Magnitude matters here because we’re dealing with small units where 2 or so shot attempts separates an average defender from a horrible defender.

im not sure attempts against us the critical data point. I think the percentage makes is what matters. If you force the opponent into a bad shot that is a good as forcing a turnover.

It's not a perfect way to assess the data at hand. And I really don't have the bandwidth today to gather other data to see if we can fine tune it (likely; certain of it). But the data at hand says what it says, which is what we already knew: Buddy is our worse defender. Add the turnovers, black hole tendencies, and mindless chucking and we're here questioning whether he should be a 6 man, provides net value, or should be traded.

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Anyway, I think the data doesn't really answer what we're hoping it does. But even with faulty data, the info that is available to us backs up the eye test: Buddy is the worse defender on the team. How much worse relative to Fox? 20% or so.

https://stats.nba.com/players/defen...0&SeasonType=Regular Season&TeamID=1610612758

your bias is extreme and isn’t remotely backed up by the data. Even on your supposed eye test, as long as Marvin is on the team Buddy isn’t close to the worst defender.

FG% = FGM/FGA., so FGM and FGA is already baked into FG%. If we look at FGA x FG%, it tells the volume and the success per try. If we look at FGM x FG% it tells us the absolute value against the and the opponents rate of success.

It's not a perfect way to assess the data at hand. And I really don't have the bandwidth today to gather other data to see if we can fine tune it (likely; certain of it). But the data at hand says what it says, which is what we already knew: Buddy is our worse defender. Add the turnovers, black hole tendencies, and mindless chucking and we're here questioning whether he should be a 6 man, provides net value, or should be traded.

It's not a perfect way to assess the data at hand. And I really don't have the bandwidth today to gather other data to see if we can fine tune it (likely; certain of it). But the data at hand says what it says, which is what we already knew: Buddy is our worse defender. Add the turnovers, black hole tendencies, and mindless chucking and we're here questioning whether he should be a 6 man, provides net value, or should be traded.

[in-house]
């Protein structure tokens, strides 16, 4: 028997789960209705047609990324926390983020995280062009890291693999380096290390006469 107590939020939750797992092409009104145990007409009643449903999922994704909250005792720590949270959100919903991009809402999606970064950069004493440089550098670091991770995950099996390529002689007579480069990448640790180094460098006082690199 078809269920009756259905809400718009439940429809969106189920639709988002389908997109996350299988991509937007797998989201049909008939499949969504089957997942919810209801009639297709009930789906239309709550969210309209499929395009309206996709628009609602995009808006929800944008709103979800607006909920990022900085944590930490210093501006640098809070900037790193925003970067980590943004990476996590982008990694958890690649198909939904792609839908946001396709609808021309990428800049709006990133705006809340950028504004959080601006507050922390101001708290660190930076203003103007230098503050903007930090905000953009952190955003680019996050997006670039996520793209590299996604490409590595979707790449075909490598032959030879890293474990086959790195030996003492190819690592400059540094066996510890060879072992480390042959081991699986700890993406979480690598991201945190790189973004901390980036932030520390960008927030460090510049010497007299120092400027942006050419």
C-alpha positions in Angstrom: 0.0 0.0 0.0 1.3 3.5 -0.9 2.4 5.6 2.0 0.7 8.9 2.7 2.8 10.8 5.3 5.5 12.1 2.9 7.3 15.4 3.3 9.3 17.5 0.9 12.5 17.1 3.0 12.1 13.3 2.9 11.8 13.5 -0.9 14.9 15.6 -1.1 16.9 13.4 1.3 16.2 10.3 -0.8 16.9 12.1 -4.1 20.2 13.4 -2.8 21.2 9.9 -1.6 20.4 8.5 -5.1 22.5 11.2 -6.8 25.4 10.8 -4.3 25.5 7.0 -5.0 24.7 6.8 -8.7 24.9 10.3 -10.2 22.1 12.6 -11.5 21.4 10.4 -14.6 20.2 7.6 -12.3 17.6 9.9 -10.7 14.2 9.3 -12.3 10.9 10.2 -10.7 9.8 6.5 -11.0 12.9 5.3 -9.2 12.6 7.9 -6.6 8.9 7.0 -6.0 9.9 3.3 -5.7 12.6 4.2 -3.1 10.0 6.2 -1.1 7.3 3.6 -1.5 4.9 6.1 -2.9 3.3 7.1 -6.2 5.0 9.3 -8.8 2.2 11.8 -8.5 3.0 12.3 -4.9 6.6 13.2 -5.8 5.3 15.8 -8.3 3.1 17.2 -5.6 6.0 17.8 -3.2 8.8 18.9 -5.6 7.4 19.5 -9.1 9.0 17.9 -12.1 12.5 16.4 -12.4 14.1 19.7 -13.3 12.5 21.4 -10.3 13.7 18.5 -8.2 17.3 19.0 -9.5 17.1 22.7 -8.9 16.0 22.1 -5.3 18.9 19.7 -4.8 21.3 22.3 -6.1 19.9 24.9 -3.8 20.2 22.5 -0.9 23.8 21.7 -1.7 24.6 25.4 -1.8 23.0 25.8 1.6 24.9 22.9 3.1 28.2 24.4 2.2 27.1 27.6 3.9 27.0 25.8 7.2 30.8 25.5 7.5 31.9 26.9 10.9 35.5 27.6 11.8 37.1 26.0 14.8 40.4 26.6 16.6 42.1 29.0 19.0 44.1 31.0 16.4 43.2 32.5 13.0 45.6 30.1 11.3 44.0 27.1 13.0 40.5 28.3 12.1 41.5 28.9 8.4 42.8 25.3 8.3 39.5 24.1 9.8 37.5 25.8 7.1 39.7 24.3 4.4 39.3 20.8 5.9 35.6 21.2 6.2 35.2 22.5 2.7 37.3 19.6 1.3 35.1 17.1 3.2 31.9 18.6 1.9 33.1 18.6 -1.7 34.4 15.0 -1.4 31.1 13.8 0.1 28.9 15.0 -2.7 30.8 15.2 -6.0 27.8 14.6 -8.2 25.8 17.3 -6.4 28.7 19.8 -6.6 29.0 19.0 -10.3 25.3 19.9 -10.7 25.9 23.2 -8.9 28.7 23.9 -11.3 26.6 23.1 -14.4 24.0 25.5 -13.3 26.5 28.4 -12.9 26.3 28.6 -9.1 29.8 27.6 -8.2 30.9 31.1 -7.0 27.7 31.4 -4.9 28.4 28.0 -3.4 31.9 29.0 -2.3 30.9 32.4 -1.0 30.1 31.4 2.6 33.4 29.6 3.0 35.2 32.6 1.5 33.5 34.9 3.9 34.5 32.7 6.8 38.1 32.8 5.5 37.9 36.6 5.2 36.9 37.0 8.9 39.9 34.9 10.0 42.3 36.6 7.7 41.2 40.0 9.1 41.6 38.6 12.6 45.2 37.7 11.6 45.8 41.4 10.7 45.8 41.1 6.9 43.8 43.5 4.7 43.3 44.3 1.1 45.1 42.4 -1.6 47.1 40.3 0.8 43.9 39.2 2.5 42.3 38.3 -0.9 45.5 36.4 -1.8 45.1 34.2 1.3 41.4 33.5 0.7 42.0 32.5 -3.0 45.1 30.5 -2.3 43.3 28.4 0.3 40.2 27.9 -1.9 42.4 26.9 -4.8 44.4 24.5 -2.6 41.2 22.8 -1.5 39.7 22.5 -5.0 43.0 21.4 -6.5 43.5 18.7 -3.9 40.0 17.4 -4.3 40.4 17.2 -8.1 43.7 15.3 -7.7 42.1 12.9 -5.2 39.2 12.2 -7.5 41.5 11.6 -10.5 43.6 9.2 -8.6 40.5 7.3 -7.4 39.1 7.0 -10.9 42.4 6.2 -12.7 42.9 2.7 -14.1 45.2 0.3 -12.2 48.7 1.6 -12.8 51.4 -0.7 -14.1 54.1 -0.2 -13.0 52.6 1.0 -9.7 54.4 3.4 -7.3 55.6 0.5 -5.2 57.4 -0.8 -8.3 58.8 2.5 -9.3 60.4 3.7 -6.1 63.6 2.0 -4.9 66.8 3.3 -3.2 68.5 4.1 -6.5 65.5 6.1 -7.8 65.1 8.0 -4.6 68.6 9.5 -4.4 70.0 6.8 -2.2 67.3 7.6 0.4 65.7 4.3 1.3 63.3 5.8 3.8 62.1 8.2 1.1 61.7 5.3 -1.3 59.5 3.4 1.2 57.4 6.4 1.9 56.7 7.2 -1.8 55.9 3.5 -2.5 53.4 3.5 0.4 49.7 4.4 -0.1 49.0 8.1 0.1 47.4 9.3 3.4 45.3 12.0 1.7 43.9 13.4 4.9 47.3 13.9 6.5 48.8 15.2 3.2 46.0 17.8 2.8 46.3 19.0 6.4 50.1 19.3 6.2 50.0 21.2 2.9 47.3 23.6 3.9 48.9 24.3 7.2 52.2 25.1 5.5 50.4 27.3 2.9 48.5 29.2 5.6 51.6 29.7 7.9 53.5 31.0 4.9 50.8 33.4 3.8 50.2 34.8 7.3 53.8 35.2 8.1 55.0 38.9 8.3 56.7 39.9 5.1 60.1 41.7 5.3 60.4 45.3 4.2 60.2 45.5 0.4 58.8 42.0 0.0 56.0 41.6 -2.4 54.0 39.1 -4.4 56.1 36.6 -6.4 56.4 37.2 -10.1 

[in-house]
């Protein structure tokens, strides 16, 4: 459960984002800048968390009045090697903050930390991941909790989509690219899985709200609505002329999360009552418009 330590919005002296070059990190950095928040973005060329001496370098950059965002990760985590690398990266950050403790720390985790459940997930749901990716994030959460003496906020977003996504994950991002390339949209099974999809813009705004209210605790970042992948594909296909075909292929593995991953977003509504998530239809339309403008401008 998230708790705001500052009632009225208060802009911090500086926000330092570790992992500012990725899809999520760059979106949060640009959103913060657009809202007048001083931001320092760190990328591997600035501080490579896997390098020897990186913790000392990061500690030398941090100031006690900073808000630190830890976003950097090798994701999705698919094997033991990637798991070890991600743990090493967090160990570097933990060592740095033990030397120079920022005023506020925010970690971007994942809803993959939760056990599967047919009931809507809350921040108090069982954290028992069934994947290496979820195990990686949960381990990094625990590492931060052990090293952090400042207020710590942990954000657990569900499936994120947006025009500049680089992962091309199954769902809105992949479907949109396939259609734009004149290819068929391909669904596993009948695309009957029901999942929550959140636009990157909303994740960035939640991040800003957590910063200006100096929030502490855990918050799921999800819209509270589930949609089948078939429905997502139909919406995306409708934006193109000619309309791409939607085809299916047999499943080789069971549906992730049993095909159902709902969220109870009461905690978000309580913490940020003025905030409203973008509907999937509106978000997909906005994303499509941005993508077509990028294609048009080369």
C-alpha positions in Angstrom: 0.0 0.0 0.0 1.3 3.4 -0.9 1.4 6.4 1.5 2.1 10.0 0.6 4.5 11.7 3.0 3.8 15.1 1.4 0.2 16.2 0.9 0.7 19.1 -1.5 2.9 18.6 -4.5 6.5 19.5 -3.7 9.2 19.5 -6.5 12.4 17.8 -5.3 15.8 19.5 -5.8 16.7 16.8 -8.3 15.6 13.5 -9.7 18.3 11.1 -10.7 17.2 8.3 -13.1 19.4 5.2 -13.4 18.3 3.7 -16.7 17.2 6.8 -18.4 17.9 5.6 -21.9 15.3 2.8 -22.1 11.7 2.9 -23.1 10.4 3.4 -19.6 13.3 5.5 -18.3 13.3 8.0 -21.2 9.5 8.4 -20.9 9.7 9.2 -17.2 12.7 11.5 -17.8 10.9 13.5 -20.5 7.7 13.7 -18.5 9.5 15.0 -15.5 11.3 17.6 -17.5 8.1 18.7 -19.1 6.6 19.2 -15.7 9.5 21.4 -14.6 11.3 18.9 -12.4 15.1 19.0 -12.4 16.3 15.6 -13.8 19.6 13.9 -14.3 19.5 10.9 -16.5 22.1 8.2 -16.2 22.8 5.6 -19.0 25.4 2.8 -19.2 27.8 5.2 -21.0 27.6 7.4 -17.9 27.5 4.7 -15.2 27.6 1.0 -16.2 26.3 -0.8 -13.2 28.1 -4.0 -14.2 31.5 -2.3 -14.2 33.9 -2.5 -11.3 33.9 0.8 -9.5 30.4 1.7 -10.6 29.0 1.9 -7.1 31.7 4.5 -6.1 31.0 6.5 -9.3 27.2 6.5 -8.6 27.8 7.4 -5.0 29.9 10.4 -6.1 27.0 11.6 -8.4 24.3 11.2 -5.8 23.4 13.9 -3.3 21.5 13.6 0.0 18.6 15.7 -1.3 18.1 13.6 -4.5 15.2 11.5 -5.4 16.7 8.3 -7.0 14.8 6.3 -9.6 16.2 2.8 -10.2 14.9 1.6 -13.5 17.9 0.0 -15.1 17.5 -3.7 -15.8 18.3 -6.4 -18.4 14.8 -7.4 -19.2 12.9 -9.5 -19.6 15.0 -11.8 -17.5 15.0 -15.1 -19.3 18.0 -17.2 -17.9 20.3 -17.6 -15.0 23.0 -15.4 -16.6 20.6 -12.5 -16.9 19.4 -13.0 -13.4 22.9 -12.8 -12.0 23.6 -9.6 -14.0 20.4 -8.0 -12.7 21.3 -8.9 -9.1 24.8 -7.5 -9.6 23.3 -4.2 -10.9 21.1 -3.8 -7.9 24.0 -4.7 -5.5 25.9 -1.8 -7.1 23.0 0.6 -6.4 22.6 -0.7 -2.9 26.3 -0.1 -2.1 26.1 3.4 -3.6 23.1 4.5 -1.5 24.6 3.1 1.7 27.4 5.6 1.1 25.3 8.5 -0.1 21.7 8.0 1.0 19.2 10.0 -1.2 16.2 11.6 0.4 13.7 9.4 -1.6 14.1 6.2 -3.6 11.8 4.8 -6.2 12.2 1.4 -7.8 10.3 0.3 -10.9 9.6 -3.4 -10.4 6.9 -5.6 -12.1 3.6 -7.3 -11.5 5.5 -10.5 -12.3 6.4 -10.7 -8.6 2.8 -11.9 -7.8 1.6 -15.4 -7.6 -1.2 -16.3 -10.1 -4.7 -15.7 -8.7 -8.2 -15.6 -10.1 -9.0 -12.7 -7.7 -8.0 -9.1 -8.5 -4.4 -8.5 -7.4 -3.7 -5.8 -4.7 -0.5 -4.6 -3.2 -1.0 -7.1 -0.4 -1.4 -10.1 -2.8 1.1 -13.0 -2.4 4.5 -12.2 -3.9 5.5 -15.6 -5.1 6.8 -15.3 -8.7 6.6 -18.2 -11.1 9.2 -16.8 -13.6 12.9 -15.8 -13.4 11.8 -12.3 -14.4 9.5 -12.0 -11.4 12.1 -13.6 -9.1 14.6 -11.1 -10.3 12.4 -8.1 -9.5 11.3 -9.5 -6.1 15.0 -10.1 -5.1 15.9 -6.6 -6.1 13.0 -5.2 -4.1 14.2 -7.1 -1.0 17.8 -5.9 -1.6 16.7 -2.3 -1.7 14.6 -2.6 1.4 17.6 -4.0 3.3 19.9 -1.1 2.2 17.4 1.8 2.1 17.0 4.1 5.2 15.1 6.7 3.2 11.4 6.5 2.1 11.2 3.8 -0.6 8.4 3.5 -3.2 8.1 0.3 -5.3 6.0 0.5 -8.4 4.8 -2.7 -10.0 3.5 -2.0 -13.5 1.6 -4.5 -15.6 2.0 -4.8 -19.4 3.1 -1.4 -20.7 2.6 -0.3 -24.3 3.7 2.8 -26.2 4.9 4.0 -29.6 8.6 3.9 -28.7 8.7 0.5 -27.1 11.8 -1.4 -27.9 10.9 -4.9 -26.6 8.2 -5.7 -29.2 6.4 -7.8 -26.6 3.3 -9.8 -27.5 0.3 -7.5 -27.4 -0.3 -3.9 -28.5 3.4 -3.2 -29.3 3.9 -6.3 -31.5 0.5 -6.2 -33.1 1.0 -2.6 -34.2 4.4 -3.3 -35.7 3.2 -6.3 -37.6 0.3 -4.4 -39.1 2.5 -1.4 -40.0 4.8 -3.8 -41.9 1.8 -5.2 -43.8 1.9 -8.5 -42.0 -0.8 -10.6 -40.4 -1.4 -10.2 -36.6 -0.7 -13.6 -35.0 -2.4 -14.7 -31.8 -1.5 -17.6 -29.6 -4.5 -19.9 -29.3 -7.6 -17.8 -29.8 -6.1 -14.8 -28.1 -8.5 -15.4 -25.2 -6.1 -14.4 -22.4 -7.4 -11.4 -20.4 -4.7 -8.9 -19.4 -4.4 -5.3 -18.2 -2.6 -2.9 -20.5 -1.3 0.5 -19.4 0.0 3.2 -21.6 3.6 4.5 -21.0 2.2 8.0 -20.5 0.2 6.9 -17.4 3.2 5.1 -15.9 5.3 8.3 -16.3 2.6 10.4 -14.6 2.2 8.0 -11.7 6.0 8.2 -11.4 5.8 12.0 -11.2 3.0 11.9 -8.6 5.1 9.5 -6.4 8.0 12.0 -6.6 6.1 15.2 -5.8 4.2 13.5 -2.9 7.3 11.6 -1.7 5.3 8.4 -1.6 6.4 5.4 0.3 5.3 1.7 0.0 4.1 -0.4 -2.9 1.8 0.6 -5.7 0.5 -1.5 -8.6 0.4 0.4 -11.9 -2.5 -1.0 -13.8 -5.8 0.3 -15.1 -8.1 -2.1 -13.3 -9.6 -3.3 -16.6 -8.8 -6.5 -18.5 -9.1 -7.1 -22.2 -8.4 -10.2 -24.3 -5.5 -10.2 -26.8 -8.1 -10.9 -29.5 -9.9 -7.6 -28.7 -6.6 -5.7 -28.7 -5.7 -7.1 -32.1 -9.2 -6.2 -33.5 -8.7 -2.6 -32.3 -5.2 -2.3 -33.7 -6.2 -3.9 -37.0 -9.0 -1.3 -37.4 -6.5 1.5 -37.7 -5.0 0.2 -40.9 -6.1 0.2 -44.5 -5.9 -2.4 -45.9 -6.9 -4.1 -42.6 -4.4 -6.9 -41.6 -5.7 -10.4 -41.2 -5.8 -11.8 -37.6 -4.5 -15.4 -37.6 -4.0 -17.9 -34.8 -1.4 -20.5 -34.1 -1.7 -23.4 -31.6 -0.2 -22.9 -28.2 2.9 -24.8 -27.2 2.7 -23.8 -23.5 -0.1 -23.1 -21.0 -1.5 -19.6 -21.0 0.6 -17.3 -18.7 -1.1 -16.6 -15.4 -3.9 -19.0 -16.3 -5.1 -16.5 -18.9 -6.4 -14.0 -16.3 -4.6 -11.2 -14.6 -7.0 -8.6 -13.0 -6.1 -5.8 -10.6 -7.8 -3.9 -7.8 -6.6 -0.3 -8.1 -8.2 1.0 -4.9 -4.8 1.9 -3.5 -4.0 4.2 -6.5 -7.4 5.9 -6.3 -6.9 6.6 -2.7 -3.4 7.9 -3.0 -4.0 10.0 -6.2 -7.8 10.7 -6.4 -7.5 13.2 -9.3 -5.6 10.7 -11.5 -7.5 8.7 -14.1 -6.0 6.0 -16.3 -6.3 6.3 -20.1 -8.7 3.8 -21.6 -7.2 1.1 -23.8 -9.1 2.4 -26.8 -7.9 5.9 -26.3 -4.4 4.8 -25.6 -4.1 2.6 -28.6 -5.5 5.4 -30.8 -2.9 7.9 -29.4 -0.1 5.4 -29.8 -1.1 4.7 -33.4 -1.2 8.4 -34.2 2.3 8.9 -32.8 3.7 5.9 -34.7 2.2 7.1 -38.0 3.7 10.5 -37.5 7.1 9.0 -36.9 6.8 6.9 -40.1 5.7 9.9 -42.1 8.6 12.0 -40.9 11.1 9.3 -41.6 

NBA.com has a stats page. One of those pages shows the delta of a players FG% when guarded by player A versus the average. I haven’t found it yet but that data would be more relevant to the point you are trying to make.

that being said, Buddy is not close to being the worst defender on the team.

here is a link with Defensive win shares which shows Buddy is an average defender on this team.

https://stats.nba.com/players/defense/?sort=DEF_WS&dir=1&Season=2019-20&SeasonType=Regular Season&TeamID=1610612758

your bias is extreme and isn’t remotely backed up by the data. Even on your supposed eye test, as long as Marvin is on the team Buddy isn’t close to the worst defender.

https://stats.nba.com/players/defense/?sort=DEF_WS&dir=1&Season=2019-20&SeasonType=Regular Season&TeamID=1610612758

your bias is extreme and isn’t remotely backed up by the data. Even on your supposed eye test, as long as Marvin is on the team Buddy isn’t close to the worst defender.

FGA x FGM/FGA = FGM Your basing your conclusion in FGM which for a player guarding 2 guards which normally take the most shots is an erroneous metric as someone like Booker may jack up tons of shots at a low percentage.

Second, the analysis is going off the data that you've supplied.

Third, I've acknowledged the limitations and the need for more data.

So what's your point?

First, you supplied the data.

Second, the analysis is going off the data that you've supplied.

Third, I've acknowledged the limitations and the need for more data.

So what's your point?

Second, the analysis is going off the data that you've supplied.

Third, I've acknowledged the limitations and the need for more data.

So what's your point?

the point is you an manipulating the data in a way that makes it less meaningful not more. Multiplying a number by a factor included in that number, which you have done twice now, does not give you a more meaningful statistic.

Buddy is our worse defender for the stats at hand.